For a number of years, investing in currency largely meant evaluating the very concept of it. People bought it based on whether or not they thought cryptocurrencies would take hold, hoping for significant, long-term gains. Some of those people were rewarded handsomely when crypto markets skyrocketed in 2017. Soon thereafter, however, the same markets declined, and they have since been fairly volatile. Meanwhile, the nature of crypto investment has shifted.
Whereas people once made decisions about whether or not to buy into the idea of cryptocurrency, there are now multiple additional considerations in what’s become a bigger and more complex asset class. Here are a few specific things that prospective cryptocurrency investors would now be wise to keep in mind.
Altcoins Gaining Influence
Most of the time when people refer to cryptocurrency, they’re really talking about bitcoin. It was the first of them all and remains the most valuable by a significant margin. However, some alternatives (known as “altcoins”) have carved out their own niches over the years, and now warrant more consideration from investors. That’s not to say any one altcoin is necessarily a wise or unwise investment — rather, just that they are more significant alongside bitcoin now than they once were.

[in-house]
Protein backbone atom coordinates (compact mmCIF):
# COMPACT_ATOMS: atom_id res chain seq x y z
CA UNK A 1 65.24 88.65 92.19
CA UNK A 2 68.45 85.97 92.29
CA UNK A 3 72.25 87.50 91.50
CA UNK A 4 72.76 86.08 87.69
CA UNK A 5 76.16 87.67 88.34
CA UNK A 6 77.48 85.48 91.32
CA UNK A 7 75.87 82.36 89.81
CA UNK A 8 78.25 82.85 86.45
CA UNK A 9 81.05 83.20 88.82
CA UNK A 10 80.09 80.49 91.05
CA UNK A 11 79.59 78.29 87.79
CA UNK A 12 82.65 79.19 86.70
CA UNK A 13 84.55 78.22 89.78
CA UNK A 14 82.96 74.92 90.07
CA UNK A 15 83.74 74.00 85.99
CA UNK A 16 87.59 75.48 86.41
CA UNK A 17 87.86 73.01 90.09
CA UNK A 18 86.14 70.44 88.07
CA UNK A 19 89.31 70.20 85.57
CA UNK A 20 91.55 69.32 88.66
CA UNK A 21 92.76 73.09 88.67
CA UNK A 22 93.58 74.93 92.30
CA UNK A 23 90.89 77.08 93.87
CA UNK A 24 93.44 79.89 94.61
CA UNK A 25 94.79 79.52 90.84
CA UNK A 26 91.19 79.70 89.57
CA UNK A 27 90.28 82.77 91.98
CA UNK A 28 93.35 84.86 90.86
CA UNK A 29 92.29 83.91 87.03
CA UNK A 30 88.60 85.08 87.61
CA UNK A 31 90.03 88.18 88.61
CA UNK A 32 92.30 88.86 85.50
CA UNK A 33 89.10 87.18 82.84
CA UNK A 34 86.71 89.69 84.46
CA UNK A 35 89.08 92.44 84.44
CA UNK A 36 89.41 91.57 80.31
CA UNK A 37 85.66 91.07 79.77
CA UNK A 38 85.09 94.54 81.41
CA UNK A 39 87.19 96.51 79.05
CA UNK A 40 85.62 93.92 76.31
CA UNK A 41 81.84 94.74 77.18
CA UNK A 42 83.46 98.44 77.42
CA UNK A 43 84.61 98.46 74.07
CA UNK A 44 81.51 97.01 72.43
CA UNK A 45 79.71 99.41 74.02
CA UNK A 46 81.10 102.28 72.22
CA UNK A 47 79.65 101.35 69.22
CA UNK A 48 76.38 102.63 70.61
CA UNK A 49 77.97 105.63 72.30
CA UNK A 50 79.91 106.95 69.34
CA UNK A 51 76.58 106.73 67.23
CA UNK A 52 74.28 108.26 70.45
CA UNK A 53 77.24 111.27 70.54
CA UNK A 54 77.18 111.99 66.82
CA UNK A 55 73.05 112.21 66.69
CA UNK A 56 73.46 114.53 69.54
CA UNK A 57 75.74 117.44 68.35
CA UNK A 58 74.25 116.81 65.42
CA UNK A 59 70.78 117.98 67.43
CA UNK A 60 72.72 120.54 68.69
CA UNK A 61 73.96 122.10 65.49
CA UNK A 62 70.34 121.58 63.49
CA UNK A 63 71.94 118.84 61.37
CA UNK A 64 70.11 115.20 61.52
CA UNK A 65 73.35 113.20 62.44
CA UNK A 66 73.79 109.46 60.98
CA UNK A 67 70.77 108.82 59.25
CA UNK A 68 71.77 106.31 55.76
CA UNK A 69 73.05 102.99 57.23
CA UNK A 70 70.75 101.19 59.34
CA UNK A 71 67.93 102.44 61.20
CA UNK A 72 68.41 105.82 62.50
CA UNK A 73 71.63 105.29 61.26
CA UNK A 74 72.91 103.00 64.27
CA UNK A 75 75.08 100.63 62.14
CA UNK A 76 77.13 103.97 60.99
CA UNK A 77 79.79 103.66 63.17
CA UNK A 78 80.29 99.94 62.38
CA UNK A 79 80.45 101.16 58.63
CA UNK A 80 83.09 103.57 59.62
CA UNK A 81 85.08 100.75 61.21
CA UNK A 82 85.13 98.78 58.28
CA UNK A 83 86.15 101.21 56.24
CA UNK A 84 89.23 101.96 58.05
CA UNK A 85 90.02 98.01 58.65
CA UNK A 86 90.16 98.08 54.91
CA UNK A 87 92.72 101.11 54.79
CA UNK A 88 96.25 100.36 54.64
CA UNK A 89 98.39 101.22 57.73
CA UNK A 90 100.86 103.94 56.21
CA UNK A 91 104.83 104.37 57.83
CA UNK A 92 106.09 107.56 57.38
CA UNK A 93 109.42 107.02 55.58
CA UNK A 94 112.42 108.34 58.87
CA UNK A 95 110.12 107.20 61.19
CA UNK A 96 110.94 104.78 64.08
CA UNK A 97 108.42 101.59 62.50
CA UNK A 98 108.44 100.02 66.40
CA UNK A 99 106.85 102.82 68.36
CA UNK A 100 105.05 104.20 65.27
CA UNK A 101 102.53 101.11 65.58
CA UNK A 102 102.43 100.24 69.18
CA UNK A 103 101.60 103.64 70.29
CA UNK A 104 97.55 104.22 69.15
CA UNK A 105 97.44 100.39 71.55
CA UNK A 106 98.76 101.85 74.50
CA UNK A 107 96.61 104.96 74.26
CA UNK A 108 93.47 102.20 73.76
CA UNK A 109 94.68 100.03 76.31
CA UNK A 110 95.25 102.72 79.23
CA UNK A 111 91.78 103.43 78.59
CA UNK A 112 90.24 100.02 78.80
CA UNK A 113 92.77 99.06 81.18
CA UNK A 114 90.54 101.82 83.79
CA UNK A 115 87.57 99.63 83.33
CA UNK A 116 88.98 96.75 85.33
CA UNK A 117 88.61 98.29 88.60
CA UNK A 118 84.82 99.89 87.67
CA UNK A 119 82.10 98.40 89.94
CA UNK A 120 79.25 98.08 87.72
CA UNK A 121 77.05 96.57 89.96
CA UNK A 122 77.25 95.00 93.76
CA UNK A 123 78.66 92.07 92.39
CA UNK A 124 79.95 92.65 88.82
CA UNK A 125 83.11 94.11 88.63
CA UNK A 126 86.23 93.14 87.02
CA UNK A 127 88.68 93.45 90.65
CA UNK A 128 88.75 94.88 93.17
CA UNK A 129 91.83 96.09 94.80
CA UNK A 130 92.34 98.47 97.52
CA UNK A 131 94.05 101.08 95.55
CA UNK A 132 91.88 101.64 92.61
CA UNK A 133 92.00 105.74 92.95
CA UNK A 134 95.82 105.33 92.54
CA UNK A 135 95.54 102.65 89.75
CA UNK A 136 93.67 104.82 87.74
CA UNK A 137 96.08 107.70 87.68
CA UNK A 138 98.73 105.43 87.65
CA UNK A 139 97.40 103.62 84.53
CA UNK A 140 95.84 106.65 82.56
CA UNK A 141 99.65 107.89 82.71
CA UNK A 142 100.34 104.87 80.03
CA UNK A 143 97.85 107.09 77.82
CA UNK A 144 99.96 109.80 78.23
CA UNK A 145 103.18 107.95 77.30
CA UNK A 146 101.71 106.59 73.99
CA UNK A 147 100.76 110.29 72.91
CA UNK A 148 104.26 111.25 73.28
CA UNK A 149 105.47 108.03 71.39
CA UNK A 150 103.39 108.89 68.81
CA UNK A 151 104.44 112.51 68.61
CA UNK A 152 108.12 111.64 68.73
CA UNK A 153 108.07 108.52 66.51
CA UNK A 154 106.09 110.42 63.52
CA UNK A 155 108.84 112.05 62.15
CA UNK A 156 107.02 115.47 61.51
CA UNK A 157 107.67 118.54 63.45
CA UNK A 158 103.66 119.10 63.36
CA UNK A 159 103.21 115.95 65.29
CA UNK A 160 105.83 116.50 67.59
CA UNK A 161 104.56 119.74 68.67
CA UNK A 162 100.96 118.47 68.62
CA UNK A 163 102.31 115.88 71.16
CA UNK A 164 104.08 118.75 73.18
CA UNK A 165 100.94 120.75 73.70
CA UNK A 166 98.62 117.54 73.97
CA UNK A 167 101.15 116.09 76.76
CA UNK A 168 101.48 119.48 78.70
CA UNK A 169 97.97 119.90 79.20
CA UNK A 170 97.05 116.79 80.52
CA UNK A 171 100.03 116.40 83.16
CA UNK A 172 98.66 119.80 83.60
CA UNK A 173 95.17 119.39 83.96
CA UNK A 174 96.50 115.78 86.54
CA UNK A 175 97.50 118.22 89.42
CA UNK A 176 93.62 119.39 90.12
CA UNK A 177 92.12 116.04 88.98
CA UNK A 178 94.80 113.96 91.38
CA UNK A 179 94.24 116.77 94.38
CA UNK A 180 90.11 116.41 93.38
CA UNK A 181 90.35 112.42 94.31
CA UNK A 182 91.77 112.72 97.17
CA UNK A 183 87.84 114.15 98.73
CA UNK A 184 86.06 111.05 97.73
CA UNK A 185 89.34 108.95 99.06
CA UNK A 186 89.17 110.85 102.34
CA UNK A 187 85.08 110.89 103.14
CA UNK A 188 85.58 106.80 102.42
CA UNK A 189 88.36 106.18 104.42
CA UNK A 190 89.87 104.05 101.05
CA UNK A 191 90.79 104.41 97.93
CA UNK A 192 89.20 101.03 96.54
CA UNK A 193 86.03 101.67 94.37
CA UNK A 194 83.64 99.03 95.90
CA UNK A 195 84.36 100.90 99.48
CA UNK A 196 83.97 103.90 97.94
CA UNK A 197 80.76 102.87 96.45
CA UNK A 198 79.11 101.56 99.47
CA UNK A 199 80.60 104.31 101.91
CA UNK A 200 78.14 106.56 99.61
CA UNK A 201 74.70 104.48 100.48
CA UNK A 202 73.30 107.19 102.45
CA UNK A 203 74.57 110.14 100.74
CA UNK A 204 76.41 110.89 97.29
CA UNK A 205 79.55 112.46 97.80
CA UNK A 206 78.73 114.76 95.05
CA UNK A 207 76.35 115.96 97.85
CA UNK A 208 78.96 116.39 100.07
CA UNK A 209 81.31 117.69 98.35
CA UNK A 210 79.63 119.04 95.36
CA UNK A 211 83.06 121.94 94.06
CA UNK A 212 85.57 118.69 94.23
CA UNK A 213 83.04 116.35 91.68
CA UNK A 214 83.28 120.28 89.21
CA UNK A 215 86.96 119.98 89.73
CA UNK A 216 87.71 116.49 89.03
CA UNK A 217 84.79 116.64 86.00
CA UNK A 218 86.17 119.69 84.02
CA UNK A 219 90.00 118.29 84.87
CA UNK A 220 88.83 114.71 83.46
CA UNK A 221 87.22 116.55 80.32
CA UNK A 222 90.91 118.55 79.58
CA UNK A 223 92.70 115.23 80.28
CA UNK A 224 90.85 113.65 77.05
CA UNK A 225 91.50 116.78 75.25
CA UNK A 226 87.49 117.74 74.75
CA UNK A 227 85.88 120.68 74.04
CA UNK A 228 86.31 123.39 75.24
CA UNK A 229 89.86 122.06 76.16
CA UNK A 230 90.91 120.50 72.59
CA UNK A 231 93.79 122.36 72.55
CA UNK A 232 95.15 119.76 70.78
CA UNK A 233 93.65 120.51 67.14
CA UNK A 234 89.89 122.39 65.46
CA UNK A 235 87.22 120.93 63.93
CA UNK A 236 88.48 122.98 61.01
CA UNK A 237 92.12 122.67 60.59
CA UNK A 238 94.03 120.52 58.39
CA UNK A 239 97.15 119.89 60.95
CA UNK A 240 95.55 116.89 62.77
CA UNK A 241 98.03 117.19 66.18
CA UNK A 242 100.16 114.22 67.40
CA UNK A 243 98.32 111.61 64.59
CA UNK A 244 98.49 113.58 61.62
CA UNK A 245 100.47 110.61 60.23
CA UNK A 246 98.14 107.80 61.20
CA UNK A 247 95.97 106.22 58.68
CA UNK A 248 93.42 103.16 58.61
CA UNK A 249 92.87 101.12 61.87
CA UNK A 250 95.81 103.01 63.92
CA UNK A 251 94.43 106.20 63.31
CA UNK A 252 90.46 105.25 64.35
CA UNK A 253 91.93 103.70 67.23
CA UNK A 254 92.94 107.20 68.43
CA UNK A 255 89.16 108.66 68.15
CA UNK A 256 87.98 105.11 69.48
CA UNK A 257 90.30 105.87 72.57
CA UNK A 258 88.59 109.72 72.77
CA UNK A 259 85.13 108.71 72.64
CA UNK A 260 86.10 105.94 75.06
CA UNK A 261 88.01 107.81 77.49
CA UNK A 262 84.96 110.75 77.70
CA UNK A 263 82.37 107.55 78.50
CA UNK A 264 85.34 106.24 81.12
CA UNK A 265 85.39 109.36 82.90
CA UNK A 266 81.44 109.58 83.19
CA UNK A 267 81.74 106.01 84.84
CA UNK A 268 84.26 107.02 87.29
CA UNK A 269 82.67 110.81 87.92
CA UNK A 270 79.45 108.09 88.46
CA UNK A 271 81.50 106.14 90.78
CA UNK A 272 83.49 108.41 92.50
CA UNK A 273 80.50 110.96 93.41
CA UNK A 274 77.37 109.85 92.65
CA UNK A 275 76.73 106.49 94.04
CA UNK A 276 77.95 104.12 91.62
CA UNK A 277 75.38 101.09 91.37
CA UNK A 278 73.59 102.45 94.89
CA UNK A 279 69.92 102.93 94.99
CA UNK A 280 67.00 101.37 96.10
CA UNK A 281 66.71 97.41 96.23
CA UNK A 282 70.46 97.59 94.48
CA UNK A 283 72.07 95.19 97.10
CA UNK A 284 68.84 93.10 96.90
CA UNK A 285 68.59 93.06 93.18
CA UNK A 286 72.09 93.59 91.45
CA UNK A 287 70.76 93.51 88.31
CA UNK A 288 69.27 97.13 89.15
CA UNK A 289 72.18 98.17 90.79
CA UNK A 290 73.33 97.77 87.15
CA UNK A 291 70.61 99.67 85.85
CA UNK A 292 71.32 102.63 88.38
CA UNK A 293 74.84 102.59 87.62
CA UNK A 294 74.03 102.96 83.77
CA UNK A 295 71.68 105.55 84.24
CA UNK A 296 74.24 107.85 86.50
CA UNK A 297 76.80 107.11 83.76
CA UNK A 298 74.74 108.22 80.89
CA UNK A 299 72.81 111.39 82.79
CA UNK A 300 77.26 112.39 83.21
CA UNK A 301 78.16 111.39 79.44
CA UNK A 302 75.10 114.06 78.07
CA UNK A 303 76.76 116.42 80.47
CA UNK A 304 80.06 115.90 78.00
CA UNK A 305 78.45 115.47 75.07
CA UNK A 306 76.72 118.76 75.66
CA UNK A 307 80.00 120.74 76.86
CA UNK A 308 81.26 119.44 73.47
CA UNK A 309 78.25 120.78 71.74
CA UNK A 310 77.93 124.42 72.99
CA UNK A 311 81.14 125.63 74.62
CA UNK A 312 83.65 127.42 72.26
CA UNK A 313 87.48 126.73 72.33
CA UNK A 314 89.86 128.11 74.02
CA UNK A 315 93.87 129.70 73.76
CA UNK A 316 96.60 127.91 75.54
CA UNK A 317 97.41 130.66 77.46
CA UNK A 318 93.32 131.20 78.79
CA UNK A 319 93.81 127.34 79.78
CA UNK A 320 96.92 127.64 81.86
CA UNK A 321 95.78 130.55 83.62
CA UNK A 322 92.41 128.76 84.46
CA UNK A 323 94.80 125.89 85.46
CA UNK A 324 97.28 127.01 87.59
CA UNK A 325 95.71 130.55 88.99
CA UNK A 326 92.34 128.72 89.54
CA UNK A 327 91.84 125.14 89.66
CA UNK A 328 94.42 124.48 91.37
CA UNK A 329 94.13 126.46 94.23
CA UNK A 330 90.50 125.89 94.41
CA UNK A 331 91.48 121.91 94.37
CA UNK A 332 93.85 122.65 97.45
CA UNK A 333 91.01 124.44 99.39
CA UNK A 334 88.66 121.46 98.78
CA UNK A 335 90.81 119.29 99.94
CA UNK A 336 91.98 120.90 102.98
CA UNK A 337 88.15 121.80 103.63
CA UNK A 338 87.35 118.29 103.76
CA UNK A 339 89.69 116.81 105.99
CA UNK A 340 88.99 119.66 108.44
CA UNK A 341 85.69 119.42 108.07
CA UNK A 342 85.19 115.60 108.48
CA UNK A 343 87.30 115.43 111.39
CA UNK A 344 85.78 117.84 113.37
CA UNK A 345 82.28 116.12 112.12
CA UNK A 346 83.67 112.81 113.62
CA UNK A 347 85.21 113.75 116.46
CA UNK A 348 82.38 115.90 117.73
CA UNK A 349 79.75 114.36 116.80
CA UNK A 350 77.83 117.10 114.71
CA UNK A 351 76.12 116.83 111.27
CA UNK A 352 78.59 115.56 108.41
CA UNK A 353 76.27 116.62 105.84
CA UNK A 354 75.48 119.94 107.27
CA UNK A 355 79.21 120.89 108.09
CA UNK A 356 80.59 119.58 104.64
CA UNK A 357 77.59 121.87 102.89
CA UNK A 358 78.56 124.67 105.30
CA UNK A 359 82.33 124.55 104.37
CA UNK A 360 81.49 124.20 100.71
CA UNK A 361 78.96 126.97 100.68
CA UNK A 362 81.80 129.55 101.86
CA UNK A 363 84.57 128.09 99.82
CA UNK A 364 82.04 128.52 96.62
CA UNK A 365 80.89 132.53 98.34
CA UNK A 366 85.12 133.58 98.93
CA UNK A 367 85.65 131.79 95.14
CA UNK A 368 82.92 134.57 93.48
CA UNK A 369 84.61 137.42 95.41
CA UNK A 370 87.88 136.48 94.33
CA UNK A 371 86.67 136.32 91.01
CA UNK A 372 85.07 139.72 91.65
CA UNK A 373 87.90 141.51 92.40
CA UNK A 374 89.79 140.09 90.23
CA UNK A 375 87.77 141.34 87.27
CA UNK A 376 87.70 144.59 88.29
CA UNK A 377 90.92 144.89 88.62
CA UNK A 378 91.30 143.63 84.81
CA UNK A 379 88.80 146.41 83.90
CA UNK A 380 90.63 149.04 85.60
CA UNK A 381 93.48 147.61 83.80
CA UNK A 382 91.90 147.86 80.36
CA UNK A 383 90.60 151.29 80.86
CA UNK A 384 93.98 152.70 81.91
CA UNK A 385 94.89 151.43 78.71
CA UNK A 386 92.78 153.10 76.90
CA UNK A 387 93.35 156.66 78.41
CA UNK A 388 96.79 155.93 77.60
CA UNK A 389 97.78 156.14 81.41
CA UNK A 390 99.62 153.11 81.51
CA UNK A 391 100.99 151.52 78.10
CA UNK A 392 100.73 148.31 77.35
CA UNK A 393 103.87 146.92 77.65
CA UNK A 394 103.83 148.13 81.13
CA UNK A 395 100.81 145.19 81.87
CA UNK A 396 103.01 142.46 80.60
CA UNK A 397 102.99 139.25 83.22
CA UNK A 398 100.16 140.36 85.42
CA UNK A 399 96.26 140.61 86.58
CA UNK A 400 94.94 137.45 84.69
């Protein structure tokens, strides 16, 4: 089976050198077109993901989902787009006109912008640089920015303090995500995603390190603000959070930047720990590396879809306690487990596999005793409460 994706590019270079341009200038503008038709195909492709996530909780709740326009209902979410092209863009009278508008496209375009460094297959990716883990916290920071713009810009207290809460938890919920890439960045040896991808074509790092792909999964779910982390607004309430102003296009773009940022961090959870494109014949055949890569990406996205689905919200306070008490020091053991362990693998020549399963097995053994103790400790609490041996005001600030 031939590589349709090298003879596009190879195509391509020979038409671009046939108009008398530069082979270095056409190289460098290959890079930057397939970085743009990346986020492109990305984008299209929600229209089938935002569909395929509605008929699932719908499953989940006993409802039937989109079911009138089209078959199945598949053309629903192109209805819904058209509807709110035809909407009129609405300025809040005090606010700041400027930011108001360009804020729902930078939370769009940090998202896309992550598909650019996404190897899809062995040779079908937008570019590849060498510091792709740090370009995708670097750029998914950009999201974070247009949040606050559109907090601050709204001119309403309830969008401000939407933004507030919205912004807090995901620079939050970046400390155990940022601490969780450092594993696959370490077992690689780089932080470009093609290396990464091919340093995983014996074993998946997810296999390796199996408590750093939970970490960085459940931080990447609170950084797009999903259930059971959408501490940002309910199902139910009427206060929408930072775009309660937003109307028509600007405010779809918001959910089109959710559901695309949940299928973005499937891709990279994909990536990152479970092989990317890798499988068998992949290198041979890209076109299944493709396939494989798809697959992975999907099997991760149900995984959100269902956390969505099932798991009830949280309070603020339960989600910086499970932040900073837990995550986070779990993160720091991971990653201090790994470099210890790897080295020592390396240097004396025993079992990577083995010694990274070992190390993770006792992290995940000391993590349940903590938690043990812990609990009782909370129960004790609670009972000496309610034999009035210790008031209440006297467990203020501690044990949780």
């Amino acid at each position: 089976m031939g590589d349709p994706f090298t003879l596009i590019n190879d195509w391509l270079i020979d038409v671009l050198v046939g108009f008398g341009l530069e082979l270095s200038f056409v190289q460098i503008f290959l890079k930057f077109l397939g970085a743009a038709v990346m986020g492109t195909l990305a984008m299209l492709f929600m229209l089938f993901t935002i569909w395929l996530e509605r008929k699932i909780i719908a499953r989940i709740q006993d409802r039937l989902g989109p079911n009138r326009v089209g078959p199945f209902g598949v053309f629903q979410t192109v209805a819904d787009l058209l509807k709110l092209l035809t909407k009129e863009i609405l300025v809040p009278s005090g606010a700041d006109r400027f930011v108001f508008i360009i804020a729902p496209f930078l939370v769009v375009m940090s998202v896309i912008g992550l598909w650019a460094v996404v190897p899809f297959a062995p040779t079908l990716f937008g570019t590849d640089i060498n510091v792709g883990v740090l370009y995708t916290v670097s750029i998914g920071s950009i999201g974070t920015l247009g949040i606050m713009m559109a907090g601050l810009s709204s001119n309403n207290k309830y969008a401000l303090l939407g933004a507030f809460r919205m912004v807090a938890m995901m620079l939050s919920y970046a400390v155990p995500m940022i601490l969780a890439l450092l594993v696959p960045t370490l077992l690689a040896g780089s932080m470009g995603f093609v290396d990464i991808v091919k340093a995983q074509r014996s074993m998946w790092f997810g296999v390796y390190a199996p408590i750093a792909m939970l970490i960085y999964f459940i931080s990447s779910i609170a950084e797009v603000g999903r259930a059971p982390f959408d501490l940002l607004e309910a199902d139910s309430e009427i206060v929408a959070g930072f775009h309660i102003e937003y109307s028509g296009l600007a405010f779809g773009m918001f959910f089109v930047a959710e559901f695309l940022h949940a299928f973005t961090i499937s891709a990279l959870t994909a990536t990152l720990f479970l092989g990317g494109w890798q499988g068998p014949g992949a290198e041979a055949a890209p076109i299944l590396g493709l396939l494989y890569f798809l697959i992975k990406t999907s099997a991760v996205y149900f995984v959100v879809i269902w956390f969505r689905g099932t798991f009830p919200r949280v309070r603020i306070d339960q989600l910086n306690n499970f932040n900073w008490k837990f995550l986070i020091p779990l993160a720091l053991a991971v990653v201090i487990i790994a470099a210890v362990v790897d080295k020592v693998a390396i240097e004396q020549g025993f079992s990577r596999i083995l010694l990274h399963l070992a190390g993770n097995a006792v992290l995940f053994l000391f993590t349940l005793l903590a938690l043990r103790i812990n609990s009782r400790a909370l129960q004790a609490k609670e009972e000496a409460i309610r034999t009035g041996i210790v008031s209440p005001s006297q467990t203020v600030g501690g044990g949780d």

Ethereum tends to capture some investors’ interest in particular. This cryptocurrency is designed to adapt and be used for new functions, such as fulfilling smart contracts or
selling real estate properties
. So naturally, it always had the potential to become more significant in one way or another.
This is just one example, but it shows why crypto investment today can involve broader consideration of options, rather than just bitcoin.
Company & National Bank Cryptos
On top of the idea of altcoins gaining influence, we are also likely to see more new cryptos backed by companies and even national banks in the near future. These are somewhat unorthodox ideas when considered within the core concept of cryptocurrency, but they now appear inevitable.
The first major example of this kind to come to our attention was “Libra,” a forthcoming crypto option designed by Facebook and backed by numerous partner companies. An examination of Libra by HKU a couple of years ago went as far as to refer to it as a
“challenge to the global financial system”
and suggested its launch could be akin to the termination of the gold standard. Whether or not Libra proves to be that big of a development remains to be seen, but a new crypto option launched on a worldwide platform would certainly be a jolt to the crypto market, at least.
Meanwhile, we’re also beginning to see a steady trickle of stories about national banks designing their own cryptocurrencies, from the United States to China. These wouldn’t necessarily be cryptocurrencies in the traditional sense, but they would still likely broaden the general asset class even more for…